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Fortune 100 DMARC Adoption – Revisited

Fortune 100 DMARC Adoption – Revisited

Ecosystem News

dmarcian is dedicated to improving the reliability of the world’s email through wide-spread DMARC adoption by providing resources, education and deployment specialists. We find it useful to occasionally take stock of different metrics on how DMARC is being adopted.

In the first quarter of 2021, we took a look at DMARC adoption among Fortune 100 companies, an annual list compiled and published by Fortune magazine that ranks 100 of the largest United States corporations by total revenue. 

We thought we’d check in on the Fortune 100 to see how they have progressed in the last year.

Here’s what we found:

From quarter 1 of 2021 to quarter 1 of 2022, we saw the following growth in DMARC deployment and policy enforcement among Fortune 100 companies—measured in percentage increase or decrease:

  • 27% increase of DMARC policies set to p=reject
  • 25% increase of DMARC policies set to p=quarantine
  • 10% decrease of DMARC policies set to p=none
  • 38% decrease of companies lacking a DMARC policy

With the ever increasing threat of domain impersonation, we were glad to see that these percentage changes from last year illustrate an overall improvement in DMARC adoption and DMARC policy advancement.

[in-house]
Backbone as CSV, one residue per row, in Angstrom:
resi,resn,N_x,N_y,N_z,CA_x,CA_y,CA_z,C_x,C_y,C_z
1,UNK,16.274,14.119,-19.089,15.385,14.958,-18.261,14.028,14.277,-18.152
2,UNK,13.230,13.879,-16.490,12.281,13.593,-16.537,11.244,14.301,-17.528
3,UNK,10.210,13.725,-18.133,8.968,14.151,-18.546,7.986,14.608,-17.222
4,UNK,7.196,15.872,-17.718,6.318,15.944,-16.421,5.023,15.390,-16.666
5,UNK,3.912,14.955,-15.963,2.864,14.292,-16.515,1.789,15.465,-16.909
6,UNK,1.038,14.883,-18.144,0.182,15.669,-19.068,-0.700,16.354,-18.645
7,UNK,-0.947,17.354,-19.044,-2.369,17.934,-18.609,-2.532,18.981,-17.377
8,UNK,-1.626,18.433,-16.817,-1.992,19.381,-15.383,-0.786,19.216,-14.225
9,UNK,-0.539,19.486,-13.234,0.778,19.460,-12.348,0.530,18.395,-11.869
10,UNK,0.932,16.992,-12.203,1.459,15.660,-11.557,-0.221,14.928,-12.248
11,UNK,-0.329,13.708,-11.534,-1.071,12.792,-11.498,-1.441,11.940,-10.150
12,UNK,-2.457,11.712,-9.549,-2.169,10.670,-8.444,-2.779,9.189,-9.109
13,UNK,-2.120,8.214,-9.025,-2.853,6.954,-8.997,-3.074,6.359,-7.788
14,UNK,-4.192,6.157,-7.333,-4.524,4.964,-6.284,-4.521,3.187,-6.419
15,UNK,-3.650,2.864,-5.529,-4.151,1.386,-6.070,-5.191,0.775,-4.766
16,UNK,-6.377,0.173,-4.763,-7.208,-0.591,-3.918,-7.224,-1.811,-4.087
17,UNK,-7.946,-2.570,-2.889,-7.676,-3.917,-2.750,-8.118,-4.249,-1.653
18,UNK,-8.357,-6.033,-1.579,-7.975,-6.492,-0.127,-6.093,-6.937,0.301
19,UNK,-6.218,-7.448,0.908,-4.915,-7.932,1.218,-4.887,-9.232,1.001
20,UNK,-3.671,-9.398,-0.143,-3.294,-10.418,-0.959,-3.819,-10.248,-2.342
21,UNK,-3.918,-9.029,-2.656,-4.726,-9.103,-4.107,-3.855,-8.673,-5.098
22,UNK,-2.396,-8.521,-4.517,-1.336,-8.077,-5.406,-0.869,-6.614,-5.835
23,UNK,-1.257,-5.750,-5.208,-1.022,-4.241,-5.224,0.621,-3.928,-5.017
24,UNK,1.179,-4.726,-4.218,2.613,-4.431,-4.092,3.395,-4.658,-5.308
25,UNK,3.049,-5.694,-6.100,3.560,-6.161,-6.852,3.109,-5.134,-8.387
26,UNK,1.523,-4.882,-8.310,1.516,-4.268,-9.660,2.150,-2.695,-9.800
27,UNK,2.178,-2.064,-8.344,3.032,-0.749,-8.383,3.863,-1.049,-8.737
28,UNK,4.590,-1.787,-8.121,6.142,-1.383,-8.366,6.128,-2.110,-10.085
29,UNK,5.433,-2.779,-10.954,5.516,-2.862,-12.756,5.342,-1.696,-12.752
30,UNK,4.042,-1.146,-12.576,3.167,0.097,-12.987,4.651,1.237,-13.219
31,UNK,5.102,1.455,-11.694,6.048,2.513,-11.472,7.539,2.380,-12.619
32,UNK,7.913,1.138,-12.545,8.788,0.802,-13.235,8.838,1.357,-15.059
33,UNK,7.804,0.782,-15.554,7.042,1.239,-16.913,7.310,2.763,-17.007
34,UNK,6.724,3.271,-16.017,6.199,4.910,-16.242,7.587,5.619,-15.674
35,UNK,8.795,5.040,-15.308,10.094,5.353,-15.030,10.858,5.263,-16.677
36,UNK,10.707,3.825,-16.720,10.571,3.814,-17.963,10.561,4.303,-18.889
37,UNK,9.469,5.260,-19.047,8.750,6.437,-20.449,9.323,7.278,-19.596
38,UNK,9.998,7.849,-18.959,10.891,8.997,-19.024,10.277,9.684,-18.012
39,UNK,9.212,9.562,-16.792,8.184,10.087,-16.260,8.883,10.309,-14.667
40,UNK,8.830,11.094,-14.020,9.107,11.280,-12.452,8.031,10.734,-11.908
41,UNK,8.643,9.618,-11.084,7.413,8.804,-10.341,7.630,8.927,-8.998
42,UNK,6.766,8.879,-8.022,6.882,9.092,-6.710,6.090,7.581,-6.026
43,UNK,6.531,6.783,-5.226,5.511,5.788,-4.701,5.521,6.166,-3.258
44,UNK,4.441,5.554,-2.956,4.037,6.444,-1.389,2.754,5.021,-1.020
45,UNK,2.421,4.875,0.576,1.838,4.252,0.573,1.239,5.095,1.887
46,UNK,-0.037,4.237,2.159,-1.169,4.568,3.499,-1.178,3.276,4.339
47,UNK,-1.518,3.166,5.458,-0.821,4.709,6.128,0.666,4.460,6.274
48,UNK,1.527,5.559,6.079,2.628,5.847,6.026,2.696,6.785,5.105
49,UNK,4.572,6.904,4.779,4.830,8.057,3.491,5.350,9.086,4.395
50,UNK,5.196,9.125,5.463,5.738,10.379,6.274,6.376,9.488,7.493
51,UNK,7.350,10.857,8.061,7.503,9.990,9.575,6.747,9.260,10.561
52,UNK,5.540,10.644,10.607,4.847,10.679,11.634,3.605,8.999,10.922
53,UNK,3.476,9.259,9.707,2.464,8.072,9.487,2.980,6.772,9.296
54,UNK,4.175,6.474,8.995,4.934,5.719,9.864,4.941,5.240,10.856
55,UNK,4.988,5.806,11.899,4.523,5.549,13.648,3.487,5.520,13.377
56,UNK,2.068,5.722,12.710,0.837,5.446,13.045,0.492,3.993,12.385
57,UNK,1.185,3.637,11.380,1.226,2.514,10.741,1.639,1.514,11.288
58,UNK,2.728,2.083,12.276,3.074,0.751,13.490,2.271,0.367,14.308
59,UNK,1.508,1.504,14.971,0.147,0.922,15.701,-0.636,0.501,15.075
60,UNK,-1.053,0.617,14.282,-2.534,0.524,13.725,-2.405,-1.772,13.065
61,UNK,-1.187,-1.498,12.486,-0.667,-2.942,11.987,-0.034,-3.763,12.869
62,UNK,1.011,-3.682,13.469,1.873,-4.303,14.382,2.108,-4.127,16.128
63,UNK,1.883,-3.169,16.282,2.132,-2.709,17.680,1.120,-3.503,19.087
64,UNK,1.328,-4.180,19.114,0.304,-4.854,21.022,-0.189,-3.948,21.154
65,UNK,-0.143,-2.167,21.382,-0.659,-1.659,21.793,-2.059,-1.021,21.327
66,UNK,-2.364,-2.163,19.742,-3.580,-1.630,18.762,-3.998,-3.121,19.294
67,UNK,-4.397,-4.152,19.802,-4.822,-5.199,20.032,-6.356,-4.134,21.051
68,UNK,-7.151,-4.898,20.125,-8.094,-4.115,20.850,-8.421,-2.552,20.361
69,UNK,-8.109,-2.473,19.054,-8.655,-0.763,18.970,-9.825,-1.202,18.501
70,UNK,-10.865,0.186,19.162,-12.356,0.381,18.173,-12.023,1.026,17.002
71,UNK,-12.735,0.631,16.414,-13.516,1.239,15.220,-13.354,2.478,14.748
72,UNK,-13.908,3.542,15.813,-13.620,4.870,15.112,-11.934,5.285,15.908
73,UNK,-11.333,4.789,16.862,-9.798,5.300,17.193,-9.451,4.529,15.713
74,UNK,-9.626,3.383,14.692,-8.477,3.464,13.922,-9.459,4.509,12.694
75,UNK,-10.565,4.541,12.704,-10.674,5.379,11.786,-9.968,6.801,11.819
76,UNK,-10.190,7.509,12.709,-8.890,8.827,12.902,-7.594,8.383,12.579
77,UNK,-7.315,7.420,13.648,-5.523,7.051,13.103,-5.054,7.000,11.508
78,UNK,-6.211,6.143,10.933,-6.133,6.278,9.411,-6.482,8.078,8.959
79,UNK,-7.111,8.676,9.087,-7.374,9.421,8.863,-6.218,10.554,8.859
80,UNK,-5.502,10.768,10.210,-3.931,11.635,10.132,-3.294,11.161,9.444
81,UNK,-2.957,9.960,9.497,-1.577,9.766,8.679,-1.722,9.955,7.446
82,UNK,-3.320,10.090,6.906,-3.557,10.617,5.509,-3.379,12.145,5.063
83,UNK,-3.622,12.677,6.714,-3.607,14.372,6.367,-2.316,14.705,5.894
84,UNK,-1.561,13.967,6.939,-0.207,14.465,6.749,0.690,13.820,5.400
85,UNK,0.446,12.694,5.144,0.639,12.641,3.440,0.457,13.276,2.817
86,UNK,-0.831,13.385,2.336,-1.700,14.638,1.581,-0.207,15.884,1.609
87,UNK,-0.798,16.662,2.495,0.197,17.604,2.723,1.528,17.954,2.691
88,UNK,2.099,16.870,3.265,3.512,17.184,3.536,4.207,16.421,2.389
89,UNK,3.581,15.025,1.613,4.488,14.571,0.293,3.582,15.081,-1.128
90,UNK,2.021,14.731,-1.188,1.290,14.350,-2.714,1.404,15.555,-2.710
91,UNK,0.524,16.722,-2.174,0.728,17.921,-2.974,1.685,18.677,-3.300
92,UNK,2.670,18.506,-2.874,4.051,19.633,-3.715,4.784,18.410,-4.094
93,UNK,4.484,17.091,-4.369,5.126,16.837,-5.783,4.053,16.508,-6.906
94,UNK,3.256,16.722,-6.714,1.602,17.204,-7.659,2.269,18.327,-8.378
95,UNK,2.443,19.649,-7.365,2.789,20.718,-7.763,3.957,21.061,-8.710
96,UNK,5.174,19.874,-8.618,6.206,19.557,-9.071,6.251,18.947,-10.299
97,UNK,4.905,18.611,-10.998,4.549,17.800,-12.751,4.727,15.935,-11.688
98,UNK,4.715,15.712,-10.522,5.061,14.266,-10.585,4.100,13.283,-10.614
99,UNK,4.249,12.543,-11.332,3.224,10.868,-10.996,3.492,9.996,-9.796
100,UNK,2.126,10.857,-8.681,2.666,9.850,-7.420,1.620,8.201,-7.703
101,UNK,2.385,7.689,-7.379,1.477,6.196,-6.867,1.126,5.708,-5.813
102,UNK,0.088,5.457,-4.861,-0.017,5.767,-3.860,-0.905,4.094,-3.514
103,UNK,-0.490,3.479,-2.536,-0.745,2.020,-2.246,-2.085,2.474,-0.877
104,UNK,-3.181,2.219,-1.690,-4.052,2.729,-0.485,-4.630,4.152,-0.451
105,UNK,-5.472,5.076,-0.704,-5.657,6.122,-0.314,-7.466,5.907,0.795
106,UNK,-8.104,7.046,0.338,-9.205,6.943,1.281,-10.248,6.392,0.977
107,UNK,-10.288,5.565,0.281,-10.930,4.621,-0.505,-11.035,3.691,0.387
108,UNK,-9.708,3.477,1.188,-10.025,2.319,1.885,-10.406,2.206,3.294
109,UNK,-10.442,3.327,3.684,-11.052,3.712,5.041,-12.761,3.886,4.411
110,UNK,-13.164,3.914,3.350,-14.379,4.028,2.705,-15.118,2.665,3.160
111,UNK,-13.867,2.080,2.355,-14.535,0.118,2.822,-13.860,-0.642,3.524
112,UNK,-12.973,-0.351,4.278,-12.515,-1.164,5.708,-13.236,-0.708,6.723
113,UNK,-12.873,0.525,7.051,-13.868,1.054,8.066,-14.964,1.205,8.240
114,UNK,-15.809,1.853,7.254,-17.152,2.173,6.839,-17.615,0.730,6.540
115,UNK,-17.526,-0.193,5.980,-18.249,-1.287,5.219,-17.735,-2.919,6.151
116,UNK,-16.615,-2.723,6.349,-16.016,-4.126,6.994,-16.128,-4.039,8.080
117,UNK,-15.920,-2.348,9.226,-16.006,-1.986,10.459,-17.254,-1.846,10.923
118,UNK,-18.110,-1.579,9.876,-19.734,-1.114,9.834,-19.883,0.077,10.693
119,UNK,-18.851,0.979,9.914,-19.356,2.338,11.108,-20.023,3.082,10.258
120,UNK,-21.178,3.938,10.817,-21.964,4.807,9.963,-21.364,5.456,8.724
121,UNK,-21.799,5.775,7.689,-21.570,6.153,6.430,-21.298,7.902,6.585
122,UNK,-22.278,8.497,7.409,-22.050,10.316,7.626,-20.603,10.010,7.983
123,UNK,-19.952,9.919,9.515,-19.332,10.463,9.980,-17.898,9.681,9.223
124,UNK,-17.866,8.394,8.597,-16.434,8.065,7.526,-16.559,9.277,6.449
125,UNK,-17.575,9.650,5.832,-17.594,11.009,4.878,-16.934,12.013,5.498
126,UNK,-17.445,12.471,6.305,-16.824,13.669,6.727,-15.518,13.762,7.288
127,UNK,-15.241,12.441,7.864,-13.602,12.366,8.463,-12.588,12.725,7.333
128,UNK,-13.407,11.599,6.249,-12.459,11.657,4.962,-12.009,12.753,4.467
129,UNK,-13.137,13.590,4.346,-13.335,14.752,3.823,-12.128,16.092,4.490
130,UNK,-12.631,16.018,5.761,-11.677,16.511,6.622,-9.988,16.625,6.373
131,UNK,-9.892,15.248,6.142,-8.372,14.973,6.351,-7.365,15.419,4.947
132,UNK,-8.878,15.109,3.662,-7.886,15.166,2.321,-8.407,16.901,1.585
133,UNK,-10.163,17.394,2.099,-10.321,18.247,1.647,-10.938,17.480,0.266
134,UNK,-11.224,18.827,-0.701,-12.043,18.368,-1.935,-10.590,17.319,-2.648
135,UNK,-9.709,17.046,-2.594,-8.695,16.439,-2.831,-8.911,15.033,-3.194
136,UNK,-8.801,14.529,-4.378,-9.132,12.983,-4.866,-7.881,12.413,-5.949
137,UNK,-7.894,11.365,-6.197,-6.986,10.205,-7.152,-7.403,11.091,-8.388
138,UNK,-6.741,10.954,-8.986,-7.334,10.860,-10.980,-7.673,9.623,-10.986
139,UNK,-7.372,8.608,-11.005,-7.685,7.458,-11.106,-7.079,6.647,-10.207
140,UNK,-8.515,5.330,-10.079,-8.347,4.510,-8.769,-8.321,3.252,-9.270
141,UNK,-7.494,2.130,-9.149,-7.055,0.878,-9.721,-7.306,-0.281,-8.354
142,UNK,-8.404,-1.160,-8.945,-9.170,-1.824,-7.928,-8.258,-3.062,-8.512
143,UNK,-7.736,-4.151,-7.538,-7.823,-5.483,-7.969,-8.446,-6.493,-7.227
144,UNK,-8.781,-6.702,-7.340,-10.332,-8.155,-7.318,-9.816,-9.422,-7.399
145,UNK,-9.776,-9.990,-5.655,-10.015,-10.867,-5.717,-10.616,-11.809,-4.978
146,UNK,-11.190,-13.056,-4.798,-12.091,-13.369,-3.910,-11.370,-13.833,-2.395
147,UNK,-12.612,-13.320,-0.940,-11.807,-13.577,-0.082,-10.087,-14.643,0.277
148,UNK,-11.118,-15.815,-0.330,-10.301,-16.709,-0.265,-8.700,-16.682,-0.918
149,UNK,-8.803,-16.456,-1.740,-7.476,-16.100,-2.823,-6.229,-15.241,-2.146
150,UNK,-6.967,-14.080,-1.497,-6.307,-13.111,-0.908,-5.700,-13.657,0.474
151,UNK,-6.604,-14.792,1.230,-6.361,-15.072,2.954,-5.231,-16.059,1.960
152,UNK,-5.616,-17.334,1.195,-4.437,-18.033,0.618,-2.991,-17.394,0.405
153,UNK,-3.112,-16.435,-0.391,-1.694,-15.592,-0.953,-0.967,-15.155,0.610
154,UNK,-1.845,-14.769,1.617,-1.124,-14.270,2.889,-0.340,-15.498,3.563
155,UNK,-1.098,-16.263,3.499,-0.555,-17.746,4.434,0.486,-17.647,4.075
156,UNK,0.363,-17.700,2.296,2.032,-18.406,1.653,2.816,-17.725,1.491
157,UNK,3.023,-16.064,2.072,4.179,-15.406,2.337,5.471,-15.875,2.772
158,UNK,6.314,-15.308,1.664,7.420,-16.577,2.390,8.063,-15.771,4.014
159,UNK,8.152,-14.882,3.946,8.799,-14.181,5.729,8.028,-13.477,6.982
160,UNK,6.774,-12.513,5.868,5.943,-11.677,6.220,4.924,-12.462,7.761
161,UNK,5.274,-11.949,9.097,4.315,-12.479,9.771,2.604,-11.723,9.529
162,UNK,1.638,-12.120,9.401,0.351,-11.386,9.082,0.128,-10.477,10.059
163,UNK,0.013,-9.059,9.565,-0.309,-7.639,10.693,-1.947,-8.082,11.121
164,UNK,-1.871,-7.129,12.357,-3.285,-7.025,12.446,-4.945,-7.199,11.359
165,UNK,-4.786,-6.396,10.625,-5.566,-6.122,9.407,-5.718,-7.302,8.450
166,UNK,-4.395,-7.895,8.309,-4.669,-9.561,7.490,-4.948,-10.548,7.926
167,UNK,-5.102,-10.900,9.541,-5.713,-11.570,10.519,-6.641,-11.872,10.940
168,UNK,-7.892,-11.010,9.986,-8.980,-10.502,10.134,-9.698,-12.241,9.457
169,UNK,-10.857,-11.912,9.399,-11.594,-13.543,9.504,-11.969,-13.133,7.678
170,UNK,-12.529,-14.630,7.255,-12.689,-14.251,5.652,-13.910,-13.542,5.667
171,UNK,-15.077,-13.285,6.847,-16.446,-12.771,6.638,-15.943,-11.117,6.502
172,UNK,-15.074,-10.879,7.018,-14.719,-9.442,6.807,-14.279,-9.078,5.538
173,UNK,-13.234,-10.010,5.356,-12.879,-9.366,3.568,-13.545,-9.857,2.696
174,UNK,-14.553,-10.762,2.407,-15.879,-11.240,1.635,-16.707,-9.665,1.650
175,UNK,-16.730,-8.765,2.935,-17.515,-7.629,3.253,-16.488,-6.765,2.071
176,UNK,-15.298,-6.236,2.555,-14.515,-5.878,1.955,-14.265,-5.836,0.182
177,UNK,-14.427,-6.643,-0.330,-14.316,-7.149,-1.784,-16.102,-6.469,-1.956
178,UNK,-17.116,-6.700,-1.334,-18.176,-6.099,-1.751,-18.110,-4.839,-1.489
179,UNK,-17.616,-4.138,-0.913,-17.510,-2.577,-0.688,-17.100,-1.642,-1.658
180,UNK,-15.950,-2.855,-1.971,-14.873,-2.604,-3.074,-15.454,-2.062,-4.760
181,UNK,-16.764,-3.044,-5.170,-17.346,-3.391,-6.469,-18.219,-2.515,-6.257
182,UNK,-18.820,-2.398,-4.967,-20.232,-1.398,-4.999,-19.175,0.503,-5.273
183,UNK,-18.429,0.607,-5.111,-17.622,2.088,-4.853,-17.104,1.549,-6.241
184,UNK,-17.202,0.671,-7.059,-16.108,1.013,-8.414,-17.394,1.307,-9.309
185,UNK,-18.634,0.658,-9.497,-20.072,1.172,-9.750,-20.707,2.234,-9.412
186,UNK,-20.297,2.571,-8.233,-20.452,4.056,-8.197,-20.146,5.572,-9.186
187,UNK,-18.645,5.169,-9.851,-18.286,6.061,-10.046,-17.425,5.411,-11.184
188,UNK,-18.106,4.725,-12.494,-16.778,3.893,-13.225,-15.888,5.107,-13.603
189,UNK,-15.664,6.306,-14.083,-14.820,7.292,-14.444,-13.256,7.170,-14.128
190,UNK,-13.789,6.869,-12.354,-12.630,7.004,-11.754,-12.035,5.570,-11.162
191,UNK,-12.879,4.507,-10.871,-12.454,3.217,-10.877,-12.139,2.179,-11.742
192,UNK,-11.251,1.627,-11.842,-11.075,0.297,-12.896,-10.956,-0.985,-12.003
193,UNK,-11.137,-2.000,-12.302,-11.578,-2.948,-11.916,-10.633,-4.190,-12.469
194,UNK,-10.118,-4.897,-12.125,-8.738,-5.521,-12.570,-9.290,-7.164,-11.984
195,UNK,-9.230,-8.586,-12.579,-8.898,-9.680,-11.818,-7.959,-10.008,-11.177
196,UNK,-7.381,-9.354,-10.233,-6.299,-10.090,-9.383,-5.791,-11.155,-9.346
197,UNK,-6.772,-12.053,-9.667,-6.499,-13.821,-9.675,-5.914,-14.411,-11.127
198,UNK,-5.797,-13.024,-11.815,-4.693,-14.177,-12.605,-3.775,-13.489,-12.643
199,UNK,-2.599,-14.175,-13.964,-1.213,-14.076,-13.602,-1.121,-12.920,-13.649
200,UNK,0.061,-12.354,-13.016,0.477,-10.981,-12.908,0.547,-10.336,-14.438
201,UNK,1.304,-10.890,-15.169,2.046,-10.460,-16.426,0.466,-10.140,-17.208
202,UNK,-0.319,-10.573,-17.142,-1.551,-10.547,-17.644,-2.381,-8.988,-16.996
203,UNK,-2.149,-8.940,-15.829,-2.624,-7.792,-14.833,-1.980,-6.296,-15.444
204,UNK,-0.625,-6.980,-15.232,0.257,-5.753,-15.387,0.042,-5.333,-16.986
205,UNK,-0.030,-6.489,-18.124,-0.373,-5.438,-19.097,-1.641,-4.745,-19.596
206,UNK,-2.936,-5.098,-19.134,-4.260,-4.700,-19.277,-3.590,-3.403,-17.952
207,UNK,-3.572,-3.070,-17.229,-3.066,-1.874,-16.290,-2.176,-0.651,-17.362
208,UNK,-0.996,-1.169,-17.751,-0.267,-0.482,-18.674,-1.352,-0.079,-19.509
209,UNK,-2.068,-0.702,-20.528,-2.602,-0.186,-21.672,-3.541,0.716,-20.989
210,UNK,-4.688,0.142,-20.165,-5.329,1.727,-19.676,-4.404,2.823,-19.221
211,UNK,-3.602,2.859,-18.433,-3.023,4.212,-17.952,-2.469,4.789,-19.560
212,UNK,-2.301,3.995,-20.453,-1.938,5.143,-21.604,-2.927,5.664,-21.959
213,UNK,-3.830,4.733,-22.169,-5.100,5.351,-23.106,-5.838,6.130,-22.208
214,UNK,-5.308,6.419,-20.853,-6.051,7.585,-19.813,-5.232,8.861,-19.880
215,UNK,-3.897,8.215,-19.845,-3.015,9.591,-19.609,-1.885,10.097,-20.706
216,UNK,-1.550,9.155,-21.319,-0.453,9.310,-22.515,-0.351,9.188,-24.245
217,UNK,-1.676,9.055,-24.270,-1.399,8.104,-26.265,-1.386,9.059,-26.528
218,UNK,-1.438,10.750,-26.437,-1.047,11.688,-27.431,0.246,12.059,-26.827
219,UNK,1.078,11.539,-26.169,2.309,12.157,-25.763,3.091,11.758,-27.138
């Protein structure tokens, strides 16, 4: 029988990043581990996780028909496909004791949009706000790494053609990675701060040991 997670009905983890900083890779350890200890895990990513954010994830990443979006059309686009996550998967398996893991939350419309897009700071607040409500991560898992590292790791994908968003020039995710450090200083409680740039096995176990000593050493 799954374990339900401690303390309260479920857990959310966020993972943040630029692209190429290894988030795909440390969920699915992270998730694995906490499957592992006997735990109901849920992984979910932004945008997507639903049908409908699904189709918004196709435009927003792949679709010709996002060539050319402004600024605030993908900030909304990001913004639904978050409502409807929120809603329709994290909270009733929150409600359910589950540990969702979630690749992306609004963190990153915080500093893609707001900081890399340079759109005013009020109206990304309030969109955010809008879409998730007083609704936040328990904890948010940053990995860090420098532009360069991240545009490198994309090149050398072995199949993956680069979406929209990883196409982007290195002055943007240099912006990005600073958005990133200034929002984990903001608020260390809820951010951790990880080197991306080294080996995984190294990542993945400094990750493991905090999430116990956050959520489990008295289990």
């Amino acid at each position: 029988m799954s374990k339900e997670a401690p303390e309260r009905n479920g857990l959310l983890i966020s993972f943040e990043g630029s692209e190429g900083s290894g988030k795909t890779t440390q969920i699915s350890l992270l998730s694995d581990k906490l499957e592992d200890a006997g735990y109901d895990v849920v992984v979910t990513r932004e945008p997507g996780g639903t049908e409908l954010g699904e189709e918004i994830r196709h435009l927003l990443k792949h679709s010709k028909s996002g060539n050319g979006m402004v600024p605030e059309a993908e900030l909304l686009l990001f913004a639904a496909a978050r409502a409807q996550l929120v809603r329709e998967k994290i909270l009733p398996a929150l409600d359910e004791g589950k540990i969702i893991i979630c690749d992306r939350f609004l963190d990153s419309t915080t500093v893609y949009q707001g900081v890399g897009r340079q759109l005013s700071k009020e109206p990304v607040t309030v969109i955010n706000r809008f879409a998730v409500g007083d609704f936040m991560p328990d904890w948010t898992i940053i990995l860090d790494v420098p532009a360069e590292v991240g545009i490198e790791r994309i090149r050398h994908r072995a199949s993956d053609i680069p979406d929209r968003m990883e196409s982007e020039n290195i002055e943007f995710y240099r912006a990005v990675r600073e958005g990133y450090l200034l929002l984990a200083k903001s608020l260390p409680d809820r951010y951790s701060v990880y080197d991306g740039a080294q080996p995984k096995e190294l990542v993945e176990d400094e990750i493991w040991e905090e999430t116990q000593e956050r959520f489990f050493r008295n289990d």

For many organizations, the first phase of DMARC deployment is a DMARC policy set to p=none; this monitoring policy sheds light on how a domain is being used across the internet while no constraints are placed on the domain’s email flow. This visibility includes known domain uses, like a company’s marketing email service provider that was properly vetted by the IT department; instances of Shadow IT, where a third-party resource is adopted without the knowledge of the IT department; and, finally, unauthorized use of a domain by bad actors.

From this initial monitoring policy, domain operators work to build their organization-wide domain catalog, identify all legitimate sending sources of email, and align the domain used for either a passing SPF or DKIM result to match the domain of the From header. Then an organization will advance the DMARC policy to p=quarantine and transition to p=reject as confidence is gained in identifying legitimate email sources. 

Take a look at DMARC adoption rates for other sectors

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